Ten ways you’re brushing your teeth incorrectly

Brushing your teeth is such a mundane, routine part of your daily life, it’s easy to think of other things as you go about the task. But neglecting your oral hygiene could have serious consequences, so it’s time to take a closer look at some common brushing mistakes.

Not brushing long enough

To gain the maximum benefit from brushing, the Australian Dental Association recommends brushing for at least two minutes morning and night, using a soft-bristled toothbrush with a small head and a flexible neck. You need to pay extra attention to the crevices around dental devices such as implants, braces or a bridge as food can get trapped.

Not brushing twice a day

Only brushing in the morning just won’t cut it. Bacteria and plaque build up throughout the day, so you need to brush at the end of the day too.

Food particles get stuck in the nooks and crannies in your teeth and often only a toothbrush and toothpaste can remove them. Just rinsing with water is definitely not enough.

Read: Dental expert tells what happens to our teeth as we age

Brushing straight after eating

For 20–30 minutes after eating, your mouth becomes slightly acidic and your tooth enamel weakens. If you brush right away, you could be wearing down your enamel faster than it needs to. Instead, wait at least 30 minutes, or if you’re in a hurry, rinse with water, or even use a mouthwash containing fluoride to neutralise the acids.

Not getting the angle right

For the most effective tooth cleaning, hold your toothbrush at a 45-degree angle to your gums, then use a small circular motion to gently brush the outer surfaces, inner surfaces, and the tops or chewing surfaces of the teeth. To reach those tough areas at the back of your mouth, try using your left hand to brush the right side of your mouth and your right hand to brush the left side.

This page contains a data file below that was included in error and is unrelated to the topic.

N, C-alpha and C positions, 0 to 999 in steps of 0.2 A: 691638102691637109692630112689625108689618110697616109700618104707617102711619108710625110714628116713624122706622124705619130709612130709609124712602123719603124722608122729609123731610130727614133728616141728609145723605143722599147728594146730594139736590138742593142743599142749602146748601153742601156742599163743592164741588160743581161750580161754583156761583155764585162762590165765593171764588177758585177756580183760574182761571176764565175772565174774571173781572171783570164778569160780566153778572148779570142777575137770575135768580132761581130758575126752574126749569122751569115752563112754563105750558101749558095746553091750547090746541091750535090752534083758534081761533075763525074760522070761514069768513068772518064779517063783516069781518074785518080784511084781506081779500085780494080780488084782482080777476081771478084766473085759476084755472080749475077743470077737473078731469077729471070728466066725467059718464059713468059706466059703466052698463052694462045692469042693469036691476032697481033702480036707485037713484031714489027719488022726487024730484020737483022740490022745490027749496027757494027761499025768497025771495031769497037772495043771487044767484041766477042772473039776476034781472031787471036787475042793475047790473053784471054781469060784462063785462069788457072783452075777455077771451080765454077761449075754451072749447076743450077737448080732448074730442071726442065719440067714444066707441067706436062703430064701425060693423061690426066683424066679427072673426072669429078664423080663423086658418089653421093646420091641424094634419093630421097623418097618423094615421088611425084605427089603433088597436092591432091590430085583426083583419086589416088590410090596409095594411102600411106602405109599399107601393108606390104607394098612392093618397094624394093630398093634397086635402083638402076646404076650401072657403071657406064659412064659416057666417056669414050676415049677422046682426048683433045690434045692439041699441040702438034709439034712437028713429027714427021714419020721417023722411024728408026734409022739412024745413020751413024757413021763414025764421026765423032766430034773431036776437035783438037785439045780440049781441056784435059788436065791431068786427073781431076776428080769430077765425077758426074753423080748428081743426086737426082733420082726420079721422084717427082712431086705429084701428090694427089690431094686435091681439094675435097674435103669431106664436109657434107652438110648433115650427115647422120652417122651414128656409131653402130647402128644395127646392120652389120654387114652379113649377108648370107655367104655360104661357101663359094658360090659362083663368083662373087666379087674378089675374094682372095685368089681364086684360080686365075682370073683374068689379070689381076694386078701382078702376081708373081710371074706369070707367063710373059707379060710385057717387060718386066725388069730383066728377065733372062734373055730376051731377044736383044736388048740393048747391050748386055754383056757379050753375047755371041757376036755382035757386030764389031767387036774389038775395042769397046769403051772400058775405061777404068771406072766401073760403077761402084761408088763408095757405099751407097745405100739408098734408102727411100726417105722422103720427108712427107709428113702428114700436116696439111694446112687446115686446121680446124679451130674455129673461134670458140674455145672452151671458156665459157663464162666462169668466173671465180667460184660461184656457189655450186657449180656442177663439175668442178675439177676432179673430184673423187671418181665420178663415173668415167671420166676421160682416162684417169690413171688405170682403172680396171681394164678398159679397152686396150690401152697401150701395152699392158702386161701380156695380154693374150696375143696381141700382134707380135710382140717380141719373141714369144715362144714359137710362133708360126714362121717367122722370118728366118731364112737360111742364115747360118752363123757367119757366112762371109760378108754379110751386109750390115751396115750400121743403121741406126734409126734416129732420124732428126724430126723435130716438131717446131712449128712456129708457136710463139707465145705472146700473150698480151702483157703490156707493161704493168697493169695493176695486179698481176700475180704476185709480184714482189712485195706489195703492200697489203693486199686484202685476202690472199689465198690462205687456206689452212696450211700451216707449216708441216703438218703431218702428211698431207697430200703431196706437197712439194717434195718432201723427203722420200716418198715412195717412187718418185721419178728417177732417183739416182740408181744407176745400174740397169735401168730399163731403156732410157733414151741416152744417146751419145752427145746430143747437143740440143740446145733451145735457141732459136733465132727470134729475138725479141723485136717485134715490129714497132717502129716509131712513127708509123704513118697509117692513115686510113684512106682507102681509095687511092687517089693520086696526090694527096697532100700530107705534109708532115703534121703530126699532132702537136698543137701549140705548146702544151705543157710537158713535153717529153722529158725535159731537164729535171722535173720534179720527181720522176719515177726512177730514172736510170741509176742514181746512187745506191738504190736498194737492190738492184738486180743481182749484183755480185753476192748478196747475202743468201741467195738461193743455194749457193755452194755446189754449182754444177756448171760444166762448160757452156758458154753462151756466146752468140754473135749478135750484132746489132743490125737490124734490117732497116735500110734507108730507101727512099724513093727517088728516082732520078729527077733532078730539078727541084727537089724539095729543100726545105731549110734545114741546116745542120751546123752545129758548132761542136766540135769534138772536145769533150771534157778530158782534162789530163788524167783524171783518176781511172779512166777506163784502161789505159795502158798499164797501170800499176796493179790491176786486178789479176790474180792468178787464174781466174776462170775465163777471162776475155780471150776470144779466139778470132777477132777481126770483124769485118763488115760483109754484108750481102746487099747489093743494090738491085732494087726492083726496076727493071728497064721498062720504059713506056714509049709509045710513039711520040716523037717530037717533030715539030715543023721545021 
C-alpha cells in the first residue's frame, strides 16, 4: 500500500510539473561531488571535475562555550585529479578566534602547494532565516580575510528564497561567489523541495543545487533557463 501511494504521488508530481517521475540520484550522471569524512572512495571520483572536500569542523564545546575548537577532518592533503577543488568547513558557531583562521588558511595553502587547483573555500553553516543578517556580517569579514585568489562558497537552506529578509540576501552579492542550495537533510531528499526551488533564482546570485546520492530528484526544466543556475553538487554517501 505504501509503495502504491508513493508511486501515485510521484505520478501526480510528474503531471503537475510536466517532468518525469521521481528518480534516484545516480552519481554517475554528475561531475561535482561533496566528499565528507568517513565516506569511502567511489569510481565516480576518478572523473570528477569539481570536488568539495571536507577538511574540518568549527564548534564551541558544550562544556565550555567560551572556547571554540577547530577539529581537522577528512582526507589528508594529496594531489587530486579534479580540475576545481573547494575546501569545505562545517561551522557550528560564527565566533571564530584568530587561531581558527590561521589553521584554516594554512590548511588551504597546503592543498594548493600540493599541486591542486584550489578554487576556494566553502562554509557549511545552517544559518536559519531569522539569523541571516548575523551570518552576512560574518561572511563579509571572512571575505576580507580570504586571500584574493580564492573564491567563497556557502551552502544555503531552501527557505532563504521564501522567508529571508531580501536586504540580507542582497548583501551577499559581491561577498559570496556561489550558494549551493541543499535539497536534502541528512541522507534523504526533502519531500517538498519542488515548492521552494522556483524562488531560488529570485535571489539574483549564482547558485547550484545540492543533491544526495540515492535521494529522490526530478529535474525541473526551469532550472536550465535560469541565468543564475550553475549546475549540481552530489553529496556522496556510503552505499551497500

Read: Why does your breath smell bad?

Skipping the floss

No matter how well you brush, the job is not complete until you’ve flossed. Flossing gets into those hard-to-reach areas to remove plaque.

Plaque is a sticky film full of bacteria, and these bacteria produce an acid that can eat away at your teeth and form tartar, which only a dentist can remove.

Not brushing your tongue

Your tongue is home to bacteria – if these bacteria remain in your mouth, they could cause bad breath, tooth decay and gum disease. After you’ve brushed your teeth, use your toothbrush to clean your tongue – start at the back and move forward. Take it easy though – the bumps on your tongue contain the papillae which help you sense taste and texture.

Pressing too hard

Regardless of whether you’re using a manual or an electric toothbrush, your cleaning power relies on repetition, not exertion. Applying too much pressure can wear down your enamel and cause tissue to recede from your gums. Just exert the same amount of pressure you’d use to ring a doorbell.

Read: Five myths and facts about keeping your teeth healthy

Using too much toothpaste

Adults only need a pea-sized amount of toothpaste – or half the length of a standard toothbrush. The fluoride in toothpaste is a mineral, and too much of it can change the shape and structure of your teeth.

Storing your toothbrush incorrectly

Once you’ve finished brushing, rinse your toothbrush and store it upright, allowing it to air dry. If you’re putting it back in a cupboard, make sure it’s not touching any other toothbrushes – moisture can create the perfect environment for bacteria to thrive.

Not replacing your toothbrush enough

It’s recommended that you replace your toothbrush every three to four months. After this time, the bristles fray and may not be able to clean your teeth as well as they used to.

Are there any other brushing mistakes you think we should add to the list? Let us know in the comments section below.

Ellie Baxter
Ellie Baxter
Writer and editor with interests in travel, health, wellbeing and food. Has knowledge of marketing psychology, social media management and is a keen observer and commentator on issues facing older Australians.
- Our Partners -


- Advertisment -
- Advertisment -